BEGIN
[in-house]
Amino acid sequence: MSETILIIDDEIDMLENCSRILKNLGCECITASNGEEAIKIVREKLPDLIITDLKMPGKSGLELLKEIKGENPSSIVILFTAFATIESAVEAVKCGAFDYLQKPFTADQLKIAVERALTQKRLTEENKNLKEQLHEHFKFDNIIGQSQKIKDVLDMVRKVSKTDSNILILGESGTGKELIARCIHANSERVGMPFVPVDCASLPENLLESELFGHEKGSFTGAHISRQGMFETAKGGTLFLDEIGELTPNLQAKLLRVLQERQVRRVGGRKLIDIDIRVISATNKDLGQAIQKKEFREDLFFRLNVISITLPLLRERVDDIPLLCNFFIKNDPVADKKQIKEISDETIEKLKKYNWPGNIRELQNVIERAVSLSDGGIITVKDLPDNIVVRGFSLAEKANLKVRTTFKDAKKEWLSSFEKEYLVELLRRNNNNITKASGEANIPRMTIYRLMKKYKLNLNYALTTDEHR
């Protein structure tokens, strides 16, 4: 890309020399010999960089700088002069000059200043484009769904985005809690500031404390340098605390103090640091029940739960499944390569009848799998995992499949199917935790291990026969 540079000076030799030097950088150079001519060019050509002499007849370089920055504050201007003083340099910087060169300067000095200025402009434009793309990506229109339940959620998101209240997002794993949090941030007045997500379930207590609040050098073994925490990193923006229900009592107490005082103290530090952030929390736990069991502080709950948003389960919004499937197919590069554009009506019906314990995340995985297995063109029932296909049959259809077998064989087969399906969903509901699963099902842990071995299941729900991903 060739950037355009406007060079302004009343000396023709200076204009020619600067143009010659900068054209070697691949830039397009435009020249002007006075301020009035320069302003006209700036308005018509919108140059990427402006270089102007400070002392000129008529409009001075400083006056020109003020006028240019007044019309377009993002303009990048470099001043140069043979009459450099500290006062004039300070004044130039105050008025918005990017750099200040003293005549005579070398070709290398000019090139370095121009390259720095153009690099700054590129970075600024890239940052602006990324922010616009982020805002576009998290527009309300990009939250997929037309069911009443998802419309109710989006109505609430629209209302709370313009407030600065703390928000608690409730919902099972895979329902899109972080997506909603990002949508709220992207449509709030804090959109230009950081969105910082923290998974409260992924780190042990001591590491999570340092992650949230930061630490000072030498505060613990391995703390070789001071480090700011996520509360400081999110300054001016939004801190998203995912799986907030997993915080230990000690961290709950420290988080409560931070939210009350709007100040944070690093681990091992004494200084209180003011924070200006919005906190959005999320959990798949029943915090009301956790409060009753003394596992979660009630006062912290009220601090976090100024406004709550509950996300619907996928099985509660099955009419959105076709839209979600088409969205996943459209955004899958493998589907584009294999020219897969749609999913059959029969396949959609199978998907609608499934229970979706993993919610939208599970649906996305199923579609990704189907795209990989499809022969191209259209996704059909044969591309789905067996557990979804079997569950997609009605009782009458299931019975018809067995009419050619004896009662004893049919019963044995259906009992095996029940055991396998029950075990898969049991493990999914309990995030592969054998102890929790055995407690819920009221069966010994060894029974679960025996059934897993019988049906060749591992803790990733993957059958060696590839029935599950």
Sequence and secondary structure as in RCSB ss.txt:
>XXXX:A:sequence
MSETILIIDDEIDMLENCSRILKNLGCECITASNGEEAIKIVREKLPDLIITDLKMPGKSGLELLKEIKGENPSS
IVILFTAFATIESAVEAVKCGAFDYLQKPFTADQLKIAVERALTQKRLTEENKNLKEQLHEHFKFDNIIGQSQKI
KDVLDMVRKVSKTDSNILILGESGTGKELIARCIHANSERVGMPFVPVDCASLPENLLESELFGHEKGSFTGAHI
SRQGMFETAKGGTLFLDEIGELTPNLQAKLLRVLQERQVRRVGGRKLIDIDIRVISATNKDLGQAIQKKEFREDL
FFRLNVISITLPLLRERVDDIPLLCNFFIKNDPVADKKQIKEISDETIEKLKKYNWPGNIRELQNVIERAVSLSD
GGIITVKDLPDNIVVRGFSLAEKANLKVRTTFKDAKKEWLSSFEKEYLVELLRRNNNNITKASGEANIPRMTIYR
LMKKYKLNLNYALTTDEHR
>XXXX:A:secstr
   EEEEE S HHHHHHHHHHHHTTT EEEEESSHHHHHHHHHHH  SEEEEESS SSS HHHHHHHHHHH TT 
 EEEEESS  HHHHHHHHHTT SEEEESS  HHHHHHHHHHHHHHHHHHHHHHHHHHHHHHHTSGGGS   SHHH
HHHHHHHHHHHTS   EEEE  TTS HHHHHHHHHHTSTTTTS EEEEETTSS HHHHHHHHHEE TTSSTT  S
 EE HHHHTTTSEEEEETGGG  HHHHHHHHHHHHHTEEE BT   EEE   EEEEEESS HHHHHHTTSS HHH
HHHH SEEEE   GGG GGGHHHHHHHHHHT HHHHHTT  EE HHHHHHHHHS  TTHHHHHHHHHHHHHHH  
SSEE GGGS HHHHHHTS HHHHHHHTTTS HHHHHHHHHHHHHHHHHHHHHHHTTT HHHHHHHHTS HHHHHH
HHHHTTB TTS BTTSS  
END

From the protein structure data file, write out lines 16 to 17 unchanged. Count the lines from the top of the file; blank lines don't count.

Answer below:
HHHHHHHHHHHTS   EEEE  TTS HHHHHHHHHHTSTTTTS EEEEETTSS HHHHHHHHHEE TTSSTT  S
 EE HHHHTTTSEEEEETGGG  HHHHHHHHHHHHHTEEE BT   EEE   EEEEEESS HHHHHHTTSS HHH